CONCLUSION

The State has produced no law to support its position that it was entitled to the setoff granted by the trial court in its favor. The law of eminent domain requires that just compensation for a taking equal the fair cash value of the property. Since compensation is tied to valuation, the State must show a decrease in value to warrant a setoff against the compensation award. We do not find that it has done so. The granting of the setoff, without proof of a decrease in value was improper, and we therefore reverse the trial court's order awarding the State the $35,000 setoff.

Reversed.

SLATER, J., concurs.

LYTTON, J., dissents.

JUSTICE LYTTON, dissenting:

It is important to understand what happened here. After the complaint was filed, after discovery, after trial, and after a judgment setting the fair cash market value of the land, it was revealed that defendants sold off valuable easement rights in the property. The sale of these easements, like any other valuable asset in the land, depreciated its value.

1.

The Illinois Constitution and the Eminent Domain Act both provide for "just compensation" for the taking of private property. Ill. Const. art. I, 815; 735 ILCS 5/7-101 (West & Supp. 2002). The measurement of just compensation is, in most cases, the property's fair cash market value. Fair cash market value is defined as the "highest and best use upon the date that the condemnation petition is filed" (City of Chicago v. Giedraitis, 14 Ill.2d 45, 49 (1958)), and is "the amount of money necessary to put [the property owner] in as good condition financially as he was with the ownership of the property." Housing Authority of East St. Louis v. Kosydor, 17 Ill.2d 602, 605-06 (1959).

In a condemnation, the land is valued as a whole, not by its constituent parts. 735 ILCS 5/7-121 (West 1992). Department of Transportation v. Farnsworth, 273 Ill. App. 3d 631 (1993). For example, in valuing land containing mineral deposits, the court does not value the minerals separately from the value of the land without the minerals. See Department of Public Works and Buildings v. Oberlaender, 42 Ill. 2d 410, 415-16 (1969); Farnsworth, 273 Ill. App. 3d at 633 (citing the "unit rule" for valuing land). The same rule applies to timber or crops. Forest Preserve District v. Caraher, 299 Ill. 11 (1921); Peoria, Bloomington & Champaign Traction Co. v. Vance, 234 Ill. 36 (1908). Thus, while the existence of mineral deposits, timber or crops are considered in valuing the property and may increase its fair cash market value, they are not valued separately from the whole. Oberlaender, 42 Ill. 2d at 415-16.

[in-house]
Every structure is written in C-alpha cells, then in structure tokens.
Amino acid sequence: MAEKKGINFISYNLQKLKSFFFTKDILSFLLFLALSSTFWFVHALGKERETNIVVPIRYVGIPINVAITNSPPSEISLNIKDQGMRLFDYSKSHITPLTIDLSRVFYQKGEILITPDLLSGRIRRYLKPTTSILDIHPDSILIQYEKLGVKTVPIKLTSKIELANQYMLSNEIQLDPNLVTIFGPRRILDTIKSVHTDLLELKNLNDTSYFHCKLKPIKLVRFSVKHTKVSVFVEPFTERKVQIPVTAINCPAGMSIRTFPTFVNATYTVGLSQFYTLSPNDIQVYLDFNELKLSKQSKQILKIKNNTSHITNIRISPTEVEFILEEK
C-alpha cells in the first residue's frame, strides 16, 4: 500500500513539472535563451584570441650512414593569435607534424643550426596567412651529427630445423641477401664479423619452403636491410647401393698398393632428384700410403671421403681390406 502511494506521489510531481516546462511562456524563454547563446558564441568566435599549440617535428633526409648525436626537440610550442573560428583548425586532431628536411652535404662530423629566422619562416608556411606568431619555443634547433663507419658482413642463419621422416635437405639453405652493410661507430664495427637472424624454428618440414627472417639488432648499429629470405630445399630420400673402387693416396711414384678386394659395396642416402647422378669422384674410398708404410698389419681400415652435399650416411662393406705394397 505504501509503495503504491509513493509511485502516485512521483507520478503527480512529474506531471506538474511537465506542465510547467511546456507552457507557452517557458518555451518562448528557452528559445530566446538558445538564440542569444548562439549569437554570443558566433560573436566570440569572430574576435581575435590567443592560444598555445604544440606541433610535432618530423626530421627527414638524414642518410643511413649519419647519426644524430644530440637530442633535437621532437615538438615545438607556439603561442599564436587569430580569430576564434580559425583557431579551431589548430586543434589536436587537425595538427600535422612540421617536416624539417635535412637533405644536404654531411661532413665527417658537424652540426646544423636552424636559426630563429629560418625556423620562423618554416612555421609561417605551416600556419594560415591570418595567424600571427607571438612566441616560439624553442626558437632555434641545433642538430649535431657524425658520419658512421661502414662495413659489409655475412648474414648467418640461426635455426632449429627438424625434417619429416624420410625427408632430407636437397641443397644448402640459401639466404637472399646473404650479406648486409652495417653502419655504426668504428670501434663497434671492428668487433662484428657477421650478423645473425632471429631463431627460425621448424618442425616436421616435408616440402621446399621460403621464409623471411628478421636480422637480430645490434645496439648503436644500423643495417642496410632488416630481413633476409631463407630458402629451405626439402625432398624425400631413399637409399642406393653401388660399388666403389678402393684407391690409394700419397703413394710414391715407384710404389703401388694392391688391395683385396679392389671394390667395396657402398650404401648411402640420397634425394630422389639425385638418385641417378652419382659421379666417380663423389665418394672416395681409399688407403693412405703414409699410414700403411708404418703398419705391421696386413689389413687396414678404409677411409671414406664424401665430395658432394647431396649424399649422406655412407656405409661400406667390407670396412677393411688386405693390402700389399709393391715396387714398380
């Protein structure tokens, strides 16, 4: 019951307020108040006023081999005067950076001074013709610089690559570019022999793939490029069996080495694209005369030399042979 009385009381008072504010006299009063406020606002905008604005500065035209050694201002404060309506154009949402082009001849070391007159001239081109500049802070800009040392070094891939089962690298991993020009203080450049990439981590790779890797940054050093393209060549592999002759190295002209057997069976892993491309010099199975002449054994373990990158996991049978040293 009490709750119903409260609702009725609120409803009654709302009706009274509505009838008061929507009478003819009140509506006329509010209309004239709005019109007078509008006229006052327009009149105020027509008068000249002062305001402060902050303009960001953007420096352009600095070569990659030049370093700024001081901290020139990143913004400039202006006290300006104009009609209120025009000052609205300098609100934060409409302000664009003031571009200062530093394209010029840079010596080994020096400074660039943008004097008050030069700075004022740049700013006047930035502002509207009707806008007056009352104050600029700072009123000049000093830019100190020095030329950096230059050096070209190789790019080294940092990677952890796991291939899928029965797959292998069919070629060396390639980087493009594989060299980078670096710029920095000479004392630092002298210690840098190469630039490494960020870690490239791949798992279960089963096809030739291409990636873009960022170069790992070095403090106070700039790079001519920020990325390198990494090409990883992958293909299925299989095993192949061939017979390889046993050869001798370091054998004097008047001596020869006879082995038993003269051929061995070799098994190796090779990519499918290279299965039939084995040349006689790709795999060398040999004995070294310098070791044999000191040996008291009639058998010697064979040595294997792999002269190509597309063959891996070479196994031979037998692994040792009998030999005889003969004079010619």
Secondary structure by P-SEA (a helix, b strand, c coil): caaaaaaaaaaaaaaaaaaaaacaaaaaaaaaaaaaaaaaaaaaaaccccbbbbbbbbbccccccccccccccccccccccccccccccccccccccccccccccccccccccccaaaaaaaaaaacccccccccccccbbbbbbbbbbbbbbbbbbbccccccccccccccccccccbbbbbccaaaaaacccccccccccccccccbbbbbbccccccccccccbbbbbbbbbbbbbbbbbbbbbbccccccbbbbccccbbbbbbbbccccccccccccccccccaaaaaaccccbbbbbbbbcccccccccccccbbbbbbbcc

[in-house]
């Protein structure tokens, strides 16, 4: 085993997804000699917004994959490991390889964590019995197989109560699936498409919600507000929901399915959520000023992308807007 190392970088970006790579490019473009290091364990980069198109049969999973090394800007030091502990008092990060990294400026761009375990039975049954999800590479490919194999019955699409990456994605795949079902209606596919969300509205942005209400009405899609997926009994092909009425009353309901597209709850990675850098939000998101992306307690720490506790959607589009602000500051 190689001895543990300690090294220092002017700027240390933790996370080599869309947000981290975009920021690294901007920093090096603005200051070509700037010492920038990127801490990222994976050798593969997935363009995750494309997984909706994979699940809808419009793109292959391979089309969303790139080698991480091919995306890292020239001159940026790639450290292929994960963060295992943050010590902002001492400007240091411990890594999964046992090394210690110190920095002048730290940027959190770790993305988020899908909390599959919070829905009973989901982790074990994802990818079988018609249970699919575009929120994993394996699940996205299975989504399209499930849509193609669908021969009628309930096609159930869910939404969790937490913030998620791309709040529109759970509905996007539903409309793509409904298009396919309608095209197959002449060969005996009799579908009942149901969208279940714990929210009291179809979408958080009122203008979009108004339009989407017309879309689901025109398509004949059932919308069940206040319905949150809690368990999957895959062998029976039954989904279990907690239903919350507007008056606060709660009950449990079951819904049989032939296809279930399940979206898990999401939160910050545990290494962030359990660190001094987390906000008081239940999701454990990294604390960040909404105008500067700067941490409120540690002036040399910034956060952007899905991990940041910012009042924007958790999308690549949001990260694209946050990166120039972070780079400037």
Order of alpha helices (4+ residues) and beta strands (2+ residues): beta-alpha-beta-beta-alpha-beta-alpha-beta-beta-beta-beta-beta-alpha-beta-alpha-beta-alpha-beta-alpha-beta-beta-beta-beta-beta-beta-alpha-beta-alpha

Easements constitute a valuable interest in the land. See Super-Power Co. v. Sommers, 352 Ill. 610, 618 (1933); Illinois Power and Light Corp. v. Peterson, 322 Ill. 342, 349 (1926). The sale of an easement can lessen the value of the land. See Illinois Power & Light v. Barnett, 338 Ill. 499 (1930) (above ground power lines); Peoples Gas Light & Coke Co. v. Buckles, 24 Ill. 2d 520, 531 (1962) (underground gas storage); Illinois Pattern Jury Instructions Civil No. 300.18, comment (West 2000).

2.

Ordinarily, the date of valuation in a condemnation is the date of the filing of the action. Department of Transportation v. LaSalle National Bank, 102 Ill. App. 3d 1093 (1981). The general rule fixing the date for valuation of the property as the date of the filing of the petition operates to prevent "unjust enrichment or an unfair penalization of property owners" due to fluctuations in the value of the property after the petition was filed. LaSalle National Bank, 102 Ill. App. 3d, at 1095. Valuation on the filing date also helps prevent fluctuations in value due to the condemnation itself. See generally Chicago v. Blanton, 15 Ill. 2d 198 (1958).

While a defendant in a condemnation action continues to have ordinary use of property after the commencement of the proceedings, the owner cannot make substantial changes in the condition of the property which lowers the value of the real estate. Suncrest v. North Carolina Park Commission, 30 F.2d 121 (W.D.N.C. 1929). The land is valued at the date of the filing of the action, and the right to compensation rests in the condemnee on the filing date. Acts occurring after filing may, under certain circumstances, be considered to mitigate damages. See, for example, Michigan State Highway Commission v. Davis, 38 Mich. App. 674, 197 N.W.2d 71 (1972) (evidence allowed in quick take of lesser damages because of a lesser taking); In re Briggs Avenue, 196 N.Y. 255, 89 N.E. 814, 815 (1909) ("[w]hen the property is taken, the compensation should be just to the owner, but it should also be just to the public. Good faith should be exercised by all parties affected by the enforced intervening time during the pendency of the proceeding."); People ex rel Canavan v. Collis, 46 N.Y.S. 727, 730 (1897) (condemnee changing the nature of the land is equivalent to waste and cannot be permitted).

The mere recitation of the general rule for fixing value is an insufficient analysis. Rules fixing the date of compensation are intended to set a time that gives complete and full indemnification to a condemnee. It gives a measure of certainty to both parties and supports the intent of just compensation, i.e., putting the owner "in as good financial condition as he was" when the property was condemned. Buckles, 24 Ill. 2d at 531. However, just compensation does not mean that owners can receive an additional return on their investment. While the condemnor cannot take undue advantage of the condition of the land, neither can the owner unfairly profit therefrom. United States ex rel Tennessee Valley Authority v. Powelson, 319 U.S. 266, 87 L.Ed 1390, 63 S. Ct. 1047 (1943).